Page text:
Dallas has been on a quest to add a formidable 3 and D option to the team (what NBA team isn’t, nowadays?) since at least the 2018-19 season, when the Mavericks needed to fill the hole left by the departure of Wes Matthews. Since then, Delon Wright and Josh Richardson have enjoyed single season stops in Dallas where they largely underwhelmed in their role.
Enter Reggie Bullock.
A bit of a career journeyman, Bullock was expected to have a handful of offseason suitors following a successful regular and post season run with the Knicks. Now, the 30-year-old 6’6” SG/SF veteran and his 41 percent three point mark will be lacing them up in Dallas where his solid shooting and, maybe more importantly, steadfast defense will hopefully give the Mavs the player they’ve been pining for the past four seasons.
Will Bullock help make the Mavericks a better defensive team? The saying goes, “defense wins championships,” and despite the league as a whole doing everything it can to obliterate that idiom by posting historic offensive numbers year after year, it’s worth noting that both Milwaukee and Phoenix had top ten defenses last season. Dallas? Twenty-first — below teams like Washington, Detroit, and the Trae Young-led Hawks.
Now, there’s only so much we can expect a single non-Kawhi player to impact a team’s defense. New Coach Jason Kidd’s overall schemes will likely have more bearing on the Dallas D than Bullock’s individual play, but Bullock gives Kidd a solid defensive piece to scheme with. Kidd cut his teeth as a defensive-minded coach early on, but that shine wore off fairly quickly. With any luck, having players like Bullock will give him some fire power on the defensive side of the ball that will elevate the team’s defensive floor.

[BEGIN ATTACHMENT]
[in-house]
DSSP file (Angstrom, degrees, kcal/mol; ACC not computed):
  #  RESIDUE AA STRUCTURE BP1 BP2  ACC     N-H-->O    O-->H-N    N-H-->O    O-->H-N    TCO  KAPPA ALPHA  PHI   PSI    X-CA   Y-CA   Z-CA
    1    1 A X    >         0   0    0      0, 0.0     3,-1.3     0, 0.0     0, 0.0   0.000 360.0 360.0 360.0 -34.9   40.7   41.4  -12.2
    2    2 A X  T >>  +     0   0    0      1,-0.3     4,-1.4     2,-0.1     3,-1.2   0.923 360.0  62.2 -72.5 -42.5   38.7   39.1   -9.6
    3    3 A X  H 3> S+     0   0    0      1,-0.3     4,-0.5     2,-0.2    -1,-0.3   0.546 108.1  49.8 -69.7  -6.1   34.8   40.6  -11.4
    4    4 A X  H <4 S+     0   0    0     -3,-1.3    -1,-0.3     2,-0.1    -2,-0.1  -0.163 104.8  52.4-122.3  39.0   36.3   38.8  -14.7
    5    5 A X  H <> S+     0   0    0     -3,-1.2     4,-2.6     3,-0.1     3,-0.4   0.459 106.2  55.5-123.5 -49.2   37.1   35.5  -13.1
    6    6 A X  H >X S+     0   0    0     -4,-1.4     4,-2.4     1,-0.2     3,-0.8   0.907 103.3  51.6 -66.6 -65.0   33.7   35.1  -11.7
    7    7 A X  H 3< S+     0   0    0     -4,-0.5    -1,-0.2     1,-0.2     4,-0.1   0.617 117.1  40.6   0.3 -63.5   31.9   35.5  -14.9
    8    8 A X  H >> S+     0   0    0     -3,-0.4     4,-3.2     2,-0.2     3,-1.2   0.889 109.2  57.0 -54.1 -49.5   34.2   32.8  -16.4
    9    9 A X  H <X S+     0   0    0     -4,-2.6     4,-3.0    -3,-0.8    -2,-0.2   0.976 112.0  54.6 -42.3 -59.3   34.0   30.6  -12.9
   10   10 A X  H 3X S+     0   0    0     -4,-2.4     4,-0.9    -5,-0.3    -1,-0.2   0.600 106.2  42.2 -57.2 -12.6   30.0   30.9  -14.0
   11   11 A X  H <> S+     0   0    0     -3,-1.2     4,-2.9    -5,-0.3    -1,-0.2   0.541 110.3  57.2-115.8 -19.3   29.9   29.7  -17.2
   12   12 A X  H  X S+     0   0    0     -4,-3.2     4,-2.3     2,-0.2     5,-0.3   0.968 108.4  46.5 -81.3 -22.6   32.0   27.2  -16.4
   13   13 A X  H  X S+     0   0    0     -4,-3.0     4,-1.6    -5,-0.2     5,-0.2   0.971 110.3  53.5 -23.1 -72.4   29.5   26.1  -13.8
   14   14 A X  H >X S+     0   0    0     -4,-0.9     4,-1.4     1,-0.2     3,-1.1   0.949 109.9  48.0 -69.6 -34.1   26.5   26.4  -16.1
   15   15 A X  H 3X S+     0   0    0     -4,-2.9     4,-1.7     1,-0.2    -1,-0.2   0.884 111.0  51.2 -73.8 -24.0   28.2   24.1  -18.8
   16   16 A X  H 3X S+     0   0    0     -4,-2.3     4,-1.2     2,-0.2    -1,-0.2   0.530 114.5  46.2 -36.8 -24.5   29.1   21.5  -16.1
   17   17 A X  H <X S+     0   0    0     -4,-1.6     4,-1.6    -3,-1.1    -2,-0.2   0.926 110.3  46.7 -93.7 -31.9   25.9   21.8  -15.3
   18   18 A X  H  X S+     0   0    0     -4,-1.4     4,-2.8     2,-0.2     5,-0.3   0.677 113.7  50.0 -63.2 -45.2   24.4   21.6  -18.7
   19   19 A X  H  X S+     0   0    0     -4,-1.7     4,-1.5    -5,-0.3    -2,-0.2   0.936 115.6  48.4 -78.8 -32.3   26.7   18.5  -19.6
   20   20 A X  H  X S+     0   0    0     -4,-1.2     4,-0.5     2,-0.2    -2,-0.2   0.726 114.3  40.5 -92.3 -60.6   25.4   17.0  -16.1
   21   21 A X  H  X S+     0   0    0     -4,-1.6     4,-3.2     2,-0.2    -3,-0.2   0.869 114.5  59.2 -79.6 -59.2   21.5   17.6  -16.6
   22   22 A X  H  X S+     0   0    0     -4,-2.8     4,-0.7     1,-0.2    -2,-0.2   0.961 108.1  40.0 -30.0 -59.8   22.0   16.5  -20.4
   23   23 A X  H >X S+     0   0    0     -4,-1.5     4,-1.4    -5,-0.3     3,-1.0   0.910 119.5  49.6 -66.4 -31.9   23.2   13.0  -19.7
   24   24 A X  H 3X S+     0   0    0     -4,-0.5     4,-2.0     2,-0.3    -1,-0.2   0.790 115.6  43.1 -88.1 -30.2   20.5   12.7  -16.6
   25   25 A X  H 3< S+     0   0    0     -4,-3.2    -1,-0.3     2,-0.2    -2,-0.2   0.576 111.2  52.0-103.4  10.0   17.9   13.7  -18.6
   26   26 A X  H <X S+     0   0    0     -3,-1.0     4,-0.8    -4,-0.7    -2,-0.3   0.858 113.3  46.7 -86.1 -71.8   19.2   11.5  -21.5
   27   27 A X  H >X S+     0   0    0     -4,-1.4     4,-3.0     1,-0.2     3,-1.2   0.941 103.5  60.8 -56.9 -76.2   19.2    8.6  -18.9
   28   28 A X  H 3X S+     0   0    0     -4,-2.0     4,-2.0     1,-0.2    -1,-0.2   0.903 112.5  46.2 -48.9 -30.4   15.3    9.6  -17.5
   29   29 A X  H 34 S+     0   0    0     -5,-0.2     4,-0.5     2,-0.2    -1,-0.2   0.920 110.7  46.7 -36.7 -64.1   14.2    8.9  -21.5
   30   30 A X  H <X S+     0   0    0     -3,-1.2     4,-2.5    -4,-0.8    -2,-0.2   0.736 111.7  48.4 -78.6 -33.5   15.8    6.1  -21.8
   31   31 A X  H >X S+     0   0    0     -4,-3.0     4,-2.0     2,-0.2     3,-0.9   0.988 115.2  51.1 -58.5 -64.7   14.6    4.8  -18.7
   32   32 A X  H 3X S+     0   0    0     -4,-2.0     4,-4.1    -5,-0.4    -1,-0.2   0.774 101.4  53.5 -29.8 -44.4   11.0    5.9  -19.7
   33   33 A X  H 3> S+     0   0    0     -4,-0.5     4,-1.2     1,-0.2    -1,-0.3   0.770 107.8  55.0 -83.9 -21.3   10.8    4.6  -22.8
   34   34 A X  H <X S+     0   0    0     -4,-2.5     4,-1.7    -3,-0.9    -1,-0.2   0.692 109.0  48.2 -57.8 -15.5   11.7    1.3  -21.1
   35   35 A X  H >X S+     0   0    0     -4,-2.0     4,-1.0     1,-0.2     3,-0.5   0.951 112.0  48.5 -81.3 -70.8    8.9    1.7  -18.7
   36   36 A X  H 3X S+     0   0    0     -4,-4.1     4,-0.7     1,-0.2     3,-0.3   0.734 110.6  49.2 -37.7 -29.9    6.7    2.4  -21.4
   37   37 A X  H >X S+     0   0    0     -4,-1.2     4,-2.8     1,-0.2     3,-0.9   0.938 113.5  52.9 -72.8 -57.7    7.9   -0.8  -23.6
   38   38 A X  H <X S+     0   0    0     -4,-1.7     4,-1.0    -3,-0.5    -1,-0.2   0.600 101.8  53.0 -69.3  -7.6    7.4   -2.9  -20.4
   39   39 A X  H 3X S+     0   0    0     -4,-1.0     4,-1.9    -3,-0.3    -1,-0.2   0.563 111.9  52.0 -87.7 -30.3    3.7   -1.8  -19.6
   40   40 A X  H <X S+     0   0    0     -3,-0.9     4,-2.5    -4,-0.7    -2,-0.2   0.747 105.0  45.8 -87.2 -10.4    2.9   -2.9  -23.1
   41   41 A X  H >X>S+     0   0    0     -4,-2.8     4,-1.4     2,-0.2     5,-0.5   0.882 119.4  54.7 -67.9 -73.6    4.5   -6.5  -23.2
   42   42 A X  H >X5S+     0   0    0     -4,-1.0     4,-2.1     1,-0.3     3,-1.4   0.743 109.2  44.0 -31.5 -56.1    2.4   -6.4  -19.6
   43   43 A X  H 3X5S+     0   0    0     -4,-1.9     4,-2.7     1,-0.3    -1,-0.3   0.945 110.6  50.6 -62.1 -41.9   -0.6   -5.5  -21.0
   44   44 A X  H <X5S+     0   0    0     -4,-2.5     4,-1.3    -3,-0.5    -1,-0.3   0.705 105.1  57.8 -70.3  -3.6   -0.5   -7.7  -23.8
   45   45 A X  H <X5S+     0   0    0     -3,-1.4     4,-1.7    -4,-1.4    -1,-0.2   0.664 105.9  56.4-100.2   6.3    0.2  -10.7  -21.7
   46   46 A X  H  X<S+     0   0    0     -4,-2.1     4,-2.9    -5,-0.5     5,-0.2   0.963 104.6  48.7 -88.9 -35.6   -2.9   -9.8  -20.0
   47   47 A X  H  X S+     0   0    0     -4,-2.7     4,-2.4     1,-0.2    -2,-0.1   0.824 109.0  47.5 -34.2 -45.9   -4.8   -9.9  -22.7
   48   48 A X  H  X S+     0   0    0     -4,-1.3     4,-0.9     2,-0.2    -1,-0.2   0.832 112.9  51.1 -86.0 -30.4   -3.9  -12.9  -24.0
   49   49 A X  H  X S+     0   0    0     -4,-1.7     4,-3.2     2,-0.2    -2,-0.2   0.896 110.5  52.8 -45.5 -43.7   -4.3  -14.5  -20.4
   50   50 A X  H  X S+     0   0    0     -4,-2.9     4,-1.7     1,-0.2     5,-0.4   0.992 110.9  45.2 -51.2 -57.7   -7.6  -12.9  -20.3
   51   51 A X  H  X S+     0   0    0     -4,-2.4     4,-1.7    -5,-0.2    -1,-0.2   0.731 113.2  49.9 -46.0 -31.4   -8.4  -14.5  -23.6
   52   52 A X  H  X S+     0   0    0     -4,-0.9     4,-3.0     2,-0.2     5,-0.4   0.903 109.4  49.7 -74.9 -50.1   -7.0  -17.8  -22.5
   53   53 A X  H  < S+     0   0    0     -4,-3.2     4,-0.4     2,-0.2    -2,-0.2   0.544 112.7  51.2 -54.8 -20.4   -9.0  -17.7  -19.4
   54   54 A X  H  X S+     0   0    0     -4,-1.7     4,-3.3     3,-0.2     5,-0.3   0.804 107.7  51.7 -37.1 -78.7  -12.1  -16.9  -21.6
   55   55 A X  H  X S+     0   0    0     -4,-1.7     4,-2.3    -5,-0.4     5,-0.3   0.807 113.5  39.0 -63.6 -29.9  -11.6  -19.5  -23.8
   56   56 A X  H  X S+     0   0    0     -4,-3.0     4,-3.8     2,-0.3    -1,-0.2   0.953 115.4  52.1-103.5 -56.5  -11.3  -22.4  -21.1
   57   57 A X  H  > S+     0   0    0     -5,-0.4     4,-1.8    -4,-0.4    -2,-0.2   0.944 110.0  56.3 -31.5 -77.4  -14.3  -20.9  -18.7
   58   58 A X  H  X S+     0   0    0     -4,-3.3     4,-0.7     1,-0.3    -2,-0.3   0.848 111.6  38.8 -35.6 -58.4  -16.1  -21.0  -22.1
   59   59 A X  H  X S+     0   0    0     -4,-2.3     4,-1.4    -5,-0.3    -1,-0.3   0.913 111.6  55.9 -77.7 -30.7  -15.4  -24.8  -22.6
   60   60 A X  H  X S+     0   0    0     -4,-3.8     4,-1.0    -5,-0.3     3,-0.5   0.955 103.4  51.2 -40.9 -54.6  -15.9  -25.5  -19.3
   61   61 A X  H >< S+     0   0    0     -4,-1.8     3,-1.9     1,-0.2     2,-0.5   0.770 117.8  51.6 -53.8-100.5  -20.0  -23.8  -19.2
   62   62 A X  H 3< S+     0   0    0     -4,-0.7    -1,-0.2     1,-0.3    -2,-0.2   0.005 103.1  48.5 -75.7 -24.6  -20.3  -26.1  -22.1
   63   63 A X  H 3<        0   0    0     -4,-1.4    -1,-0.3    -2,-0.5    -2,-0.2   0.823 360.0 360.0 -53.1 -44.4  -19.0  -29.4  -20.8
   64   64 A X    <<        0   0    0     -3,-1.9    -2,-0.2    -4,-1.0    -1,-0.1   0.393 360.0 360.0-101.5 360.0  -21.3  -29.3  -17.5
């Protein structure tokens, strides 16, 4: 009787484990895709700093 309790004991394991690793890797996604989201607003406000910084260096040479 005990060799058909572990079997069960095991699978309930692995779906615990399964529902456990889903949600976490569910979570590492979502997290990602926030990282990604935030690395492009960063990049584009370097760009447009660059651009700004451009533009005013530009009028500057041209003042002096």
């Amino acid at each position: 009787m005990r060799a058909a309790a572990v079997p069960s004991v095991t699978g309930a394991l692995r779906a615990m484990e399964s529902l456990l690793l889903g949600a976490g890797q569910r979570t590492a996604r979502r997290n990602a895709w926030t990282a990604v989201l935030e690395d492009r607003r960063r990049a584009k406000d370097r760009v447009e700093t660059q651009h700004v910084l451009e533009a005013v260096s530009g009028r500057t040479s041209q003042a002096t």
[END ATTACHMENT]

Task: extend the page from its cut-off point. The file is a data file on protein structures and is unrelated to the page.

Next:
We looked into how Bullock compared directly to the guy he’s ostensibly replacing, Josh Richardson, and there’s plenty of reason for optimism. Bullock’s 71st percentile rating in pick and roll ball handler defense and stout three point defense are tailor made for modern NBA offenses.
Best Case Scenario
Bullock has been a remarkably consistent player over the past four or five seasons. He can essentially be penciled in for 10/3/2 on a nightly basis. If he can keep that up this season while defending the opposing team’s best ball handler, that’s a huge contribution to this Mavericks team.
If we were going to get greedy and look for places Bullock might even find some improvement, look no further than his three point shot. Seems strange to say a guy who hit 40+ percent from deep can do better, but that’s just what playing with Luka can do for guys like Bullock. He’s maintained his solid three point shooting numbers while increasing his volume from two per game to over six in his most recent season. Among players who take at least three three point attempts per game, Bullock was 23rd in the league in catch and shoot three pointers. And that was playing on an offense run through Julius Randle.
Worst Case Scenario
The 3&D role is cursed. A hex placed upon it by Wes Matthews himself as revenge for being traded to the Knicks. Bullock would suffer the same fate as all those who came before him. Bullock’s defense abandons him and throws Kidd’s rotations into chaos, while simultaneously, Kidd can’t unlock the offensive potential Bullock put on display last season. There’s not enough shot to go around between Tim Hardaway Jr and Bullock, and he inexplicably gets buried behind someone like Josh Green on Kidd’s rotations before being traded mid-season for a washed Danny Green.
Bullock seems like the most sure-thing 3&D player that Dallas has had in a good while. There’s no “he showed flashes last season that we can build on,” or “if he can just get back to playing like he did in Miami,” equivocating at play here. Bullock has already shown his ability to be the exact kind of player Dallas was been trying to acquire for some time.
With any luck, Bullock walks in to a starting role from day one and provides exactly what’s expected.